NEWSROOM

Malawi: The last meal


By Lucy Beck/CARE

April is traditionally harvest season in Malawi’s southern province of Nsanje. However, this year after a second consecutive season of no rains and scorching heat, the majority of crops have died. Malawian farmers rely overwhelmingly on maize (pictured above) as their staple crop for consumption and sale, but with effects of the El Niño weather phenomenon and climate change, this staple crop has been failing across the country.

Forty-five year-old Rose Katandika is responsible for the care of her 7 children and 2 grandchildren after her husband died 20 years ago. Up until now she has just about managed to sustain them all on farming.

Rose is one of many who has been affected by these weather conditions. Normally she grows a combination of maize, sorghum and millet. In a good year she would be able to harvest around 6-7 bags of 50kg each of maize, which is just about enough to provide regular meals for all the family. This year she has harvested zero.

All Rose and her family can do is try again for the next season. With CARE's help, she has started intercropping in another field, meaning she grows two or more crops in the same area and helps them survive further drought.

“I have no clue how I am going to survive.” says Rose, “This is harvest season and I have nothing. I have no solution what to do.”

After her first round of crops failed, Rose now has to walk 3 hours each day to a field she rents to try and re-plant crops there for next season. When she’s not doing this or searching for casual labour jobs to feed her family, she sits around in her compound worrying about what the future holds.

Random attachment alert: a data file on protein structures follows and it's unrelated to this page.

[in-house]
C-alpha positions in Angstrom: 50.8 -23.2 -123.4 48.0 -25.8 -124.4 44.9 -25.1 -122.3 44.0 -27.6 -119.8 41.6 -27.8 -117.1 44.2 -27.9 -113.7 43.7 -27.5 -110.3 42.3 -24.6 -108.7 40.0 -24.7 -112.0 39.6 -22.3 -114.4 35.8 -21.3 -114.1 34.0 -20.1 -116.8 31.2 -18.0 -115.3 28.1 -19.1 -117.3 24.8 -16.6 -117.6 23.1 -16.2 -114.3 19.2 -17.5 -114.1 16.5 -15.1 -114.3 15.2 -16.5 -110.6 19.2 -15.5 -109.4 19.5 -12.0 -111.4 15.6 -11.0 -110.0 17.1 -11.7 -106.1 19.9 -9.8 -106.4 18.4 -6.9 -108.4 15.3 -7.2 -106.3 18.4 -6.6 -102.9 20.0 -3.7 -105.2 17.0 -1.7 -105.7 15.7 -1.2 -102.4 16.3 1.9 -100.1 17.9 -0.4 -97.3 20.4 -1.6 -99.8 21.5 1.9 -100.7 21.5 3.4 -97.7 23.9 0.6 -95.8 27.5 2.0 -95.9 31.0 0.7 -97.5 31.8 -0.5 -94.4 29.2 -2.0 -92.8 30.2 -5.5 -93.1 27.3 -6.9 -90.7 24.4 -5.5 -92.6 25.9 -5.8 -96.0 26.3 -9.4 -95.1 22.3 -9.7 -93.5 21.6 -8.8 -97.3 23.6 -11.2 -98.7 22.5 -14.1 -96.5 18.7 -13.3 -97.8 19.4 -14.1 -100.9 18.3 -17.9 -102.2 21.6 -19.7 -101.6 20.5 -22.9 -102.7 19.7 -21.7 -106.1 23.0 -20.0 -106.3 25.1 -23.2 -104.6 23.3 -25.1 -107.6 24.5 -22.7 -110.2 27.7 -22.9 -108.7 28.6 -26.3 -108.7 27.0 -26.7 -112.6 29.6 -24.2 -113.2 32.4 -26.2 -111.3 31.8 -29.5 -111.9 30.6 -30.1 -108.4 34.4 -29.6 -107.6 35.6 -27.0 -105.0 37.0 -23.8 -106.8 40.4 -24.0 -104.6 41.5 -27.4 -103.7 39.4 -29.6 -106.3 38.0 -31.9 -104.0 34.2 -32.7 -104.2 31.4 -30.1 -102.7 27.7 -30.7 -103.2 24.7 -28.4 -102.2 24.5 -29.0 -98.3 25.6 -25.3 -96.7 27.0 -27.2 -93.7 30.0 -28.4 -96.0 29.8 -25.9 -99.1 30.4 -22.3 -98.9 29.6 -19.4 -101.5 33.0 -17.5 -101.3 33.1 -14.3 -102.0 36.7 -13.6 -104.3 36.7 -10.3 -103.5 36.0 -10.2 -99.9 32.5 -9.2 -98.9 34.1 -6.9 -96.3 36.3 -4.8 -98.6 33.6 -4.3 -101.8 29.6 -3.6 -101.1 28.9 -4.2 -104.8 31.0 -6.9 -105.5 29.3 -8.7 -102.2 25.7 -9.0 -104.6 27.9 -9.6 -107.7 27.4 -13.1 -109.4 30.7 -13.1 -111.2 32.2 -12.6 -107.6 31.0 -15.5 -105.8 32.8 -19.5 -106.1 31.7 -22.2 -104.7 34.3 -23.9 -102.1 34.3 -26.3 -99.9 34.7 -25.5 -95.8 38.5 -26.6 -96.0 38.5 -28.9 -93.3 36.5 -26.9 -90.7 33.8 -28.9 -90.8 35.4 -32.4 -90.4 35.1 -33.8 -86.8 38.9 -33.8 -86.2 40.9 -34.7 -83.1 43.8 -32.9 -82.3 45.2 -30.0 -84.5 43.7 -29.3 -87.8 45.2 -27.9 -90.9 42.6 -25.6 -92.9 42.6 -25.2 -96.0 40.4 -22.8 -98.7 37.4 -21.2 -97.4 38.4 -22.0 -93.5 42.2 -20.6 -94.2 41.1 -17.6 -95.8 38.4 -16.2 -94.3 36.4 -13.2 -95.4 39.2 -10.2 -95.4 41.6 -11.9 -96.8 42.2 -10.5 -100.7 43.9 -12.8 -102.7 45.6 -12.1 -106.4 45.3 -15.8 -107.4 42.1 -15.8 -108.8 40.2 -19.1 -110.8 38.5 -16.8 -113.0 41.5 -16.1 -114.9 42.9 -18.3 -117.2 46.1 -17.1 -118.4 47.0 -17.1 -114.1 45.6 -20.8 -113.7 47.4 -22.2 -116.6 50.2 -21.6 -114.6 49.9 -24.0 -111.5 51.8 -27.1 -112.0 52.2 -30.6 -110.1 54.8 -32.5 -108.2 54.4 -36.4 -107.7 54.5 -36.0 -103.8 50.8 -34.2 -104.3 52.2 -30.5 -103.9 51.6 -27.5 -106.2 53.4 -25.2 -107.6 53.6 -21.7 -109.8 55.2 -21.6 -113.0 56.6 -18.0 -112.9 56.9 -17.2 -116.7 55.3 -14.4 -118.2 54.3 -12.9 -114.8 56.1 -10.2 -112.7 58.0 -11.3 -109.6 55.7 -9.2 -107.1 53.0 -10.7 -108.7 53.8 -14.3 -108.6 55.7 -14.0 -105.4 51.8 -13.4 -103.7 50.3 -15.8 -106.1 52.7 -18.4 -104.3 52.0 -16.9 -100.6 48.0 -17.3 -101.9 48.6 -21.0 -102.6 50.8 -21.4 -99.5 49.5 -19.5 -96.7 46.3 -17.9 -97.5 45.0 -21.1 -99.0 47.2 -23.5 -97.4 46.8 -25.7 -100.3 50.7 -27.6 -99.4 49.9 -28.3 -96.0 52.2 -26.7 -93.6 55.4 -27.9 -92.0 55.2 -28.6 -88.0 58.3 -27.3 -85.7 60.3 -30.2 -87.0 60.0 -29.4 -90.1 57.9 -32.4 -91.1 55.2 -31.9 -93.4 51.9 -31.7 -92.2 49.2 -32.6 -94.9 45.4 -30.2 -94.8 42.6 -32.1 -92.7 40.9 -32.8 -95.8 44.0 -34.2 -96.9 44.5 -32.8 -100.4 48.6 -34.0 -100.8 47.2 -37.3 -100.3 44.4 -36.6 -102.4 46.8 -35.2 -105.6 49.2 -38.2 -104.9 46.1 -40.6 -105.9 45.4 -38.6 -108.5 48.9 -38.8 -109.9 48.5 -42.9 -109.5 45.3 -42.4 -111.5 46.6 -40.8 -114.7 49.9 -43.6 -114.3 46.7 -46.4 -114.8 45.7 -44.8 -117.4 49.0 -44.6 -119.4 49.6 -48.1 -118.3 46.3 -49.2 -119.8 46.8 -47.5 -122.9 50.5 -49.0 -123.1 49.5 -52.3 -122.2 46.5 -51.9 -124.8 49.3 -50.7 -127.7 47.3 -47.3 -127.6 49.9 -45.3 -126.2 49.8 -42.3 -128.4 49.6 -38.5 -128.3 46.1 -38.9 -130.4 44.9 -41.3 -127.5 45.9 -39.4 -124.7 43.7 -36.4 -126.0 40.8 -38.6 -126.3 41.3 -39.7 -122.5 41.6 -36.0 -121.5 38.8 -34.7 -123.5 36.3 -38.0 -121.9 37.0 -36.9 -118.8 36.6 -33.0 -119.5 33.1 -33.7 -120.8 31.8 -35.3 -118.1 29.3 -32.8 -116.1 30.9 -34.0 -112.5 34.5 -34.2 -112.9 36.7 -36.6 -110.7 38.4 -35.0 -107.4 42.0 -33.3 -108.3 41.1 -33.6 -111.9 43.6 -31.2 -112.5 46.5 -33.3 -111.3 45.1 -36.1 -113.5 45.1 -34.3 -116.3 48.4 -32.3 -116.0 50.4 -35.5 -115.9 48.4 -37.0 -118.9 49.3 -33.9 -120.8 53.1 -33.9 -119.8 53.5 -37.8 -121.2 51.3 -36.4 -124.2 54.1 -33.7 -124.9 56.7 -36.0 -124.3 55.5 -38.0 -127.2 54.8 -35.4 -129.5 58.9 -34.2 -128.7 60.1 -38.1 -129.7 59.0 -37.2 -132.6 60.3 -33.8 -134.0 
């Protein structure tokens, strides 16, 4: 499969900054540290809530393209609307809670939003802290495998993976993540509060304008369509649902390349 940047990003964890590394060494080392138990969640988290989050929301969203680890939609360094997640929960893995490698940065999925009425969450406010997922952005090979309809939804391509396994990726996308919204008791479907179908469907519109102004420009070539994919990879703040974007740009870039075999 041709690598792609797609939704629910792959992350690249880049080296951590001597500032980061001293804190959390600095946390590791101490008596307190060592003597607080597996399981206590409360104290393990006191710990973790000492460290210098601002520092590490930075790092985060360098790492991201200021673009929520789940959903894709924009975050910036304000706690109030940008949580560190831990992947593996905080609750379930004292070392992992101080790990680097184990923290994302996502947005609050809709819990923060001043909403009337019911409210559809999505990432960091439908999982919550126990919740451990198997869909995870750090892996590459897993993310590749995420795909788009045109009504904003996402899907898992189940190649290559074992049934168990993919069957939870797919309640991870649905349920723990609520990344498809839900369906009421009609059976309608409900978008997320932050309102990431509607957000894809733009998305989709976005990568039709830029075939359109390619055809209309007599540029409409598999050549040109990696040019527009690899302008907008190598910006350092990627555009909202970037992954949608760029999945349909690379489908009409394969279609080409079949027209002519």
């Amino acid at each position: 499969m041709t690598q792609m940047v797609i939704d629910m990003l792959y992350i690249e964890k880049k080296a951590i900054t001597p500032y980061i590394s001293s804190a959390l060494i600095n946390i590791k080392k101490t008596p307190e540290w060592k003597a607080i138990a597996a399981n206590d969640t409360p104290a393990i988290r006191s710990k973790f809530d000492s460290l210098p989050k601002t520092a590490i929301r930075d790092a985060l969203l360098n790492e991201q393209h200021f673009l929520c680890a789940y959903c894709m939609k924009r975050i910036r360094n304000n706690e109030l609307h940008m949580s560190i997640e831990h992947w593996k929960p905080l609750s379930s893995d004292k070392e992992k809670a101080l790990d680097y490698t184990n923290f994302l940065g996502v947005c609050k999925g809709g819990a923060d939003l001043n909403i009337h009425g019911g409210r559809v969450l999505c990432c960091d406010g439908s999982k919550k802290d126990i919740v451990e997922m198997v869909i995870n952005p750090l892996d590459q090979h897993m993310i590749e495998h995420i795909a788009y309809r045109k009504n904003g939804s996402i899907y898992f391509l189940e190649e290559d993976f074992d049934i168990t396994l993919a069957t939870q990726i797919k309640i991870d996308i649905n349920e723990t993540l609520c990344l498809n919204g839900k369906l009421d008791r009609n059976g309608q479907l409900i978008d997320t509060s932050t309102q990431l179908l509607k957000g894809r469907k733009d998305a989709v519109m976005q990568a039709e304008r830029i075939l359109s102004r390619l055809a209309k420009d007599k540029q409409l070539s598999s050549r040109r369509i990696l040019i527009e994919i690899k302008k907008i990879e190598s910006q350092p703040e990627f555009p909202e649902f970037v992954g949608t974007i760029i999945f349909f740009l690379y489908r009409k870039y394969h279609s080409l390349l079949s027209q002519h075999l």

“Normally now it is harvest time and you would hardly find me at home… now I sit and think What if the food runs out, what will I do for the children?

Rose goes in search of firewood to cook lunch for her family. With this season's drought, they only manage to eat twice a day; at lunch and in the evening.

The drought has also forced Rose to risk her life by going to the local river to pick water lilies to cook. The river is infested with crocodiles and people rely on local farmers to warn them of the crocodiles coming.

“I get very scared,” says Rose, “but I have no other choice.”

Rose's dream would be to support her family through a small business initiative like selling beans or second-hand clothing, but she lacks the start-up capital.

Rose and her family are one of only 14 households in her village receiving monthly food aid from CARE as part of the government’s emergency response programme to support victims of the drought. But even this is not always enough to last them all the way through the month and this 6 month intervention, which has already been extended an extra month and is due to finish at the end of April.

As Rose prepares lunch she tells us that this is the last of the 50kg of maize, 6 kg of pulses and cooking oil she received from CARE and that as of tomorrow the family will have nothing left to eat and she will be forced to go begging to neighbours for food.

In a nearby village 55 year old farmer Ibrahim keeps a careful log of the rainfall they have received this season as part of the records for the green belt committee he is on. It is a short entry for this season. The paragraph on the bottom left hand side shows that is has only rained properly 4 times this season.

Women like Rose and their families need your help to make it through the drought resulting from El Niño.

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